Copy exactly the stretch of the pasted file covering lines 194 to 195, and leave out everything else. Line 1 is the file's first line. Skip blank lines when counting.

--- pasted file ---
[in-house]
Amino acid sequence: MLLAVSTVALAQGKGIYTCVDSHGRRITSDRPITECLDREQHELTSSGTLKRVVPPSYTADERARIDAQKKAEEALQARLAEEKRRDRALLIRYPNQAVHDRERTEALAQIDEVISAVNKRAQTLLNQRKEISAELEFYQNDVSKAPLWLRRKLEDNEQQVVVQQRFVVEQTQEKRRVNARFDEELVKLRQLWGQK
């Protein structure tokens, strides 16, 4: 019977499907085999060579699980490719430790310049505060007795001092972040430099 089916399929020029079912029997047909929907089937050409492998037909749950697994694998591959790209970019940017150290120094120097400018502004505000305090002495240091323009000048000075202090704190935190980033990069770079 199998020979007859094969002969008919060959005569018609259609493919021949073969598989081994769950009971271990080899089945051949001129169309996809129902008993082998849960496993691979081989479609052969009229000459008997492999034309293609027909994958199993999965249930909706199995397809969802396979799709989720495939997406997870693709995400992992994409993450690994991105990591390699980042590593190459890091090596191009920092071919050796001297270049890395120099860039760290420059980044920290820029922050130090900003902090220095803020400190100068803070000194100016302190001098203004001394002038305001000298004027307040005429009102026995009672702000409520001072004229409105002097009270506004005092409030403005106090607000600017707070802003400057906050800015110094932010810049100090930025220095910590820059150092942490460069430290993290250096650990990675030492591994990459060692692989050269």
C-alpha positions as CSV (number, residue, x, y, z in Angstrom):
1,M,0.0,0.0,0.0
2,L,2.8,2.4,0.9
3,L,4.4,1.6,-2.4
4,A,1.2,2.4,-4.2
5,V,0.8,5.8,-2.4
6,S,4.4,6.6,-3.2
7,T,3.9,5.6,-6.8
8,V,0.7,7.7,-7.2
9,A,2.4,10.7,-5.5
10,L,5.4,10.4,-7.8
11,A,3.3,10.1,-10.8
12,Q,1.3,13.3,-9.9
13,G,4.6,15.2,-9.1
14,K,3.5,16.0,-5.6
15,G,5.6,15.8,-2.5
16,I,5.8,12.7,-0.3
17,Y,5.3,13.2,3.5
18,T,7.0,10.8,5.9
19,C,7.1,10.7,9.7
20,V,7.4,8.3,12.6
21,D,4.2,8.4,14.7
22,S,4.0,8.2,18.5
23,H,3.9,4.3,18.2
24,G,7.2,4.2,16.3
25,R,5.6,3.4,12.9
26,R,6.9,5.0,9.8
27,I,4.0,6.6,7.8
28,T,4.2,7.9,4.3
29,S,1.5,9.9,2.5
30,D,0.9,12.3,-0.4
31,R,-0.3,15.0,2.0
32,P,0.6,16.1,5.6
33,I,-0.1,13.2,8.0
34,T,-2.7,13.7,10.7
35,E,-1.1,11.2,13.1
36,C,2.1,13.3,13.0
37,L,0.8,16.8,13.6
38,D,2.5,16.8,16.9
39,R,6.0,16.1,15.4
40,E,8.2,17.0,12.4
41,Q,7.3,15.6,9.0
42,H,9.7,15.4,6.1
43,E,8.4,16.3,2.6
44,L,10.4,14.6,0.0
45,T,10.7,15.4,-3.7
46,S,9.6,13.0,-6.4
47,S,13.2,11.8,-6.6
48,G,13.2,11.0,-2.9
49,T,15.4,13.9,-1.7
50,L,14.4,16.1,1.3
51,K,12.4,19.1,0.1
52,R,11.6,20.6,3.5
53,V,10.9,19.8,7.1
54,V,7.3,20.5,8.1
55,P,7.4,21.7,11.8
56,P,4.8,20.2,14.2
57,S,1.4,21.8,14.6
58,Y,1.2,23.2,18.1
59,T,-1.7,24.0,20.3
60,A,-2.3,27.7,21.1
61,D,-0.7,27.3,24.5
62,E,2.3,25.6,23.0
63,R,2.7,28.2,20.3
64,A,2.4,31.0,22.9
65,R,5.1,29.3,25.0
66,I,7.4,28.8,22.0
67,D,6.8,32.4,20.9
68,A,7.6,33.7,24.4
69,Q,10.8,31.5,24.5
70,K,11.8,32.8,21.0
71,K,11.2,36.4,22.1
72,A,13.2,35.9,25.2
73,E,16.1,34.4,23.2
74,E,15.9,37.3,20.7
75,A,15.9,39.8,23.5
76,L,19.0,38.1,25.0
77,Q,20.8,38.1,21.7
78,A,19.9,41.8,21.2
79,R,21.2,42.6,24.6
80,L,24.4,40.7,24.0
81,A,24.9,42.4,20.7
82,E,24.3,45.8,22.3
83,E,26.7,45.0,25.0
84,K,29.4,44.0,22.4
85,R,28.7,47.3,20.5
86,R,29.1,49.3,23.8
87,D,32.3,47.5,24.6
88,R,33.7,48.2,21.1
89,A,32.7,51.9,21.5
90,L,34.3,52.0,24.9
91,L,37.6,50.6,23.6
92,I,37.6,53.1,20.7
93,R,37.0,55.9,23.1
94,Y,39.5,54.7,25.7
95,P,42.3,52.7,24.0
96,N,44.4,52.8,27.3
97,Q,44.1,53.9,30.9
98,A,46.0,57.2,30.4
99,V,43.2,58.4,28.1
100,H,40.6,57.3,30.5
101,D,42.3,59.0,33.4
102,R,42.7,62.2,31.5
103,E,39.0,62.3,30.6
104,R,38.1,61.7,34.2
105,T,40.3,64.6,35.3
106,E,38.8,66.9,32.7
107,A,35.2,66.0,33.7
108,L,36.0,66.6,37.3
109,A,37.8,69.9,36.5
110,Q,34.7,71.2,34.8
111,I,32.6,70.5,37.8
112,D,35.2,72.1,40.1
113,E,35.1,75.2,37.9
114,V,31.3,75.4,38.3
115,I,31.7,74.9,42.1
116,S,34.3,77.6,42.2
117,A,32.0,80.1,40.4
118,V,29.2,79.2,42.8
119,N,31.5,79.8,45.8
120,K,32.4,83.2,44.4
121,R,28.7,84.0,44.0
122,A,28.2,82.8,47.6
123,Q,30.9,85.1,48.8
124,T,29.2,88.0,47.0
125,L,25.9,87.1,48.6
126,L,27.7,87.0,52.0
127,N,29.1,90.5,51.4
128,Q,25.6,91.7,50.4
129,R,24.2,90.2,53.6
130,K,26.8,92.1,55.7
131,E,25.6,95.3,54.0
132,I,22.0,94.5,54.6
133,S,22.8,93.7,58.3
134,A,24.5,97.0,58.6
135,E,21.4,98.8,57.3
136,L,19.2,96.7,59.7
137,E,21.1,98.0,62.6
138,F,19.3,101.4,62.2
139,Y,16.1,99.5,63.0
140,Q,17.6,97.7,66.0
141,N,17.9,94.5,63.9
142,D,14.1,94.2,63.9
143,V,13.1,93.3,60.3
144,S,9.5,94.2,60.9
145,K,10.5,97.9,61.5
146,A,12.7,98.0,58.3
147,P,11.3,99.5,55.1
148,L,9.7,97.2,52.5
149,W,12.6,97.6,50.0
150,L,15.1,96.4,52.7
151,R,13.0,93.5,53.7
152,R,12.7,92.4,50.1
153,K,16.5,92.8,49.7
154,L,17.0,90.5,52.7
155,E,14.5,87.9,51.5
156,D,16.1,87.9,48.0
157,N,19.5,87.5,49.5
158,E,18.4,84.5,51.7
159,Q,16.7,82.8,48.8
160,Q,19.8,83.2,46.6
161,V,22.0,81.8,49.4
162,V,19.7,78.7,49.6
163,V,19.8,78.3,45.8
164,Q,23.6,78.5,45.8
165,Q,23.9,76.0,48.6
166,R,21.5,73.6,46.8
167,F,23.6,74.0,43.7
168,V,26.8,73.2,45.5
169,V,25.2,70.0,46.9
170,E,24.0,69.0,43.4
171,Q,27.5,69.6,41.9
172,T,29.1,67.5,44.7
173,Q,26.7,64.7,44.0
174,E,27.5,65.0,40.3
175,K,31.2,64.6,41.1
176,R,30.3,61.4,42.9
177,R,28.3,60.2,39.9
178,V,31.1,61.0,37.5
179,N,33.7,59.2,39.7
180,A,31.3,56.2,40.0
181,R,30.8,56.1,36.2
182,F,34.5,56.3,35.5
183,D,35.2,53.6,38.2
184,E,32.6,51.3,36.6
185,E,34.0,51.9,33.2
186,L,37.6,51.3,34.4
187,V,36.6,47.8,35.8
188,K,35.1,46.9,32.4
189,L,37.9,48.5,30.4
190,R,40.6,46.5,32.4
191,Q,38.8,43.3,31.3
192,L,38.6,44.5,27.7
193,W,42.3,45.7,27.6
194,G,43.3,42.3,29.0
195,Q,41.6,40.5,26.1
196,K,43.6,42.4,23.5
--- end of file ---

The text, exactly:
190,R,40.6,46.5,32.4
191,Q,38.8,43.3,31.3